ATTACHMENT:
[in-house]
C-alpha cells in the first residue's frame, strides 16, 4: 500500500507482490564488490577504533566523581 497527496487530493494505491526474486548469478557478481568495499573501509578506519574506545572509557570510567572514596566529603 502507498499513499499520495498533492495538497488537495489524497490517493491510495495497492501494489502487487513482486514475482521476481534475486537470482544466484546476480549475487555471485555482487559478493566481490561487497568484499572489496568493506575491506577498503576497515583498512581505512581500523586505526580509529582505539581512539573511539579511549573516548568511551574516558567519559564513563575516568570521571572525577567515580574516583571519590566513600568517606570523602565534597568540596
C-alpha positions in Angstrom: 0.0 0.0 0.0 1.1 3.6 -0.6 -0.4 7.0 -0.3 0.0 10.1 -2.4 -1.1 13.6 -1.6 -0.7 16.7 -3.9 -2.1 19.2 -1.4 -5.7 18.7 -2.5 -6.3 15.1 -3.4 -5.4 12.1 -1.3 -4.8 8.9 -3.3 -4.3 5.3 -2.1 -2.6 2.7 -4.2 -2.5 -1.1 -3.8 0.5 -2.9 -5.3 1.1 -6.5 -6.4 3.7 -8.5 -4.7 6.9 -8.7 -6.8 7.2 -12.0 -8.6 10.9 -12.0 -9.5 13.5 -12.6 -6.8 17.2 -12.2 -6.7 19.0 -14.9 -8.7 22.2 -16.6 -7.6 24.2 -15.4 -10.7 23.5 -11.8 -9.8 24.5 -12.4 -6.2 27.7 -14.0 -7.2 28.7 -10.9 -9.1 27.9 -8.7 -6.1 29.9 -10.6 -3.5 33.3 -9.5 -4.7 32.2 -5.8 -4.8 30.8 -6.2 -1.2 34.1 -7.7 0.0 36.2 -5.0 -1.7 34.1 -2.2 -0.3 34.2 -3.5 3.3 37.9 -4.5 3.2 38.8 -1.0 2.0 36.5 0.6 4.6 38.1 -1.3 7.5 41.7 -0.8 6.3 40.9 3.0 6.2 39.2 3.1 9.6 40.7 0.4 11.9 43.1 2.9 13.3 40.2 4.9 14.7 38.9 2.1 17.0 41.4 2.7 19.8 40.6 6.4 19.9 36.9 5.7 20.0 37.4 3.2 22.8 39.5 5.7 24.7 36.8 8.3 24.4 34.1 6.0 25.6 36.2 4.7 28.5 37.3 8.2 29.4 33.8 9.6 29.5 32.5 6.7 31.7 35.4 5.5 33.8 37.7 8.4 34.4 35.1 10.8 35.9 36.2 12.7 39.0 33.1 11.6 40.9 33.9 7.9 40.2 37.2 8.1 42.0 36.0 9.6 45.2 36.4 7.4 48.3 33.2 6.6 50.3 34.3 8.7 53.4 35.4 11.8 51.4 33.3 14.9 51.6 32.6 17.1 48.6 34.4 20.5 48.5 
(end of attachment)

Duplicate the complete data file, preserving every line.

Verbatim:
[in-house]
C-alpha cells in the first residue's frame, strides 16, 4: 500500500507482490564488490577504533566523581 497527496487530493494505491526474486548469478557478481568495499573501509578506519574506545572509557570510567572514596566529603 502507498499513499499520495498533492495538497488537495489524497490517493491510495495497492501494489502487487513482486514475482521476481534475486537470482544466484546476480549475487555471485555482487559478493566481490561487497568484499572489496568493506575491506577498503576497515583498512581505512581500523586505526580509529582505539581512539573511539579511549573516548568511551574516558567519559564513563575516568570521571572525577567515580574516583571519590566513600568517606570523602565534597568540596
C-alpha positions in Angstrom: 0.0 0.0 0.0 1.1 3.6 -0.6 -0.4 7.0 -0.3 0.0 10.1 -2.4 -1.1 13.6 -1.6 -0.7 16.7 -3.9 -2.1 19.2 -1.4 -5.7 18.7 -2.5 -6.3 15.1 -3.4 -5.4 12.1 -1.3 -4.8 8.9 -3.3 -4.3 5.3 -2.1 -2.6 2.7 -4.2 -2.5 -1.1 -3.8 0.5 -2.9 -5.3 1.1 -6.5 -6.4 3.7 -8.5 -4.7 6.9 -8.7 -6.8 7.2 -12.0 -8.6 10.9 -12.0 -9.5 13.5 -12.6 -6.8 17.2 -12.2 -6.7 19.0 -14.9 -8.7 22.2 -16.6 -7.6 24.2 -15.4 -10.7 23.5 -11.8 -9.8 24.5 -12.4 -6.2 27.7 -14.0 -7.2 28.7 -10.9 -9.1 27.9 -8.7 -6.1 29.9 -10.6 -3.5 33.3 -9.5 -4.7 32.2 -5.8 -4.8 30.8 -6.2 -1.2 34.1 -7.7 0.0 36.2 -5.0 -1.7 34.1 -2.2 -0.3 34.2 -3.5 3.3 37.9 -4.5 3.2 38.8 -1.0 2.0 36.5 0.6 4.6 38.1 -1.3 7.5 41.7 -0.8 6.3 40.9 3.0 6.2 39.2 3.1 9.6 40.7 0.4 11.9 43.1 2.9 13.3 40.2 4.9 14.7 38.9 2.1 17.0 41.4 2.7 19.8 40.6 6.4 19.9 36.9 5.7 20.0 37.4 3.2 22.8 39.5 5.7 24.7 36.8 8.3 24.4 34.1 6.0 25.6 36.2 4.7 28.5 37.3 8.2 29.4 33.8 9.6 29.5 32.5 6.7 31.7 35.4 5.5 33.8 37.7 8.4 34.4 35.1 10.8 35.9 36.2 12.7 39.0 33.1 11.6 40.9 33.9 7.9 40.2 37.2 8.1 42.0 36.0 9.6 45.2 36.4 7.4 48.3 33.2 6.6 50.3 34.3 8.7 53.4 35.4 11.8 51.4 33.3 14.9 51.6 32.6 17.1 48.6 34.4 20.5 48.5 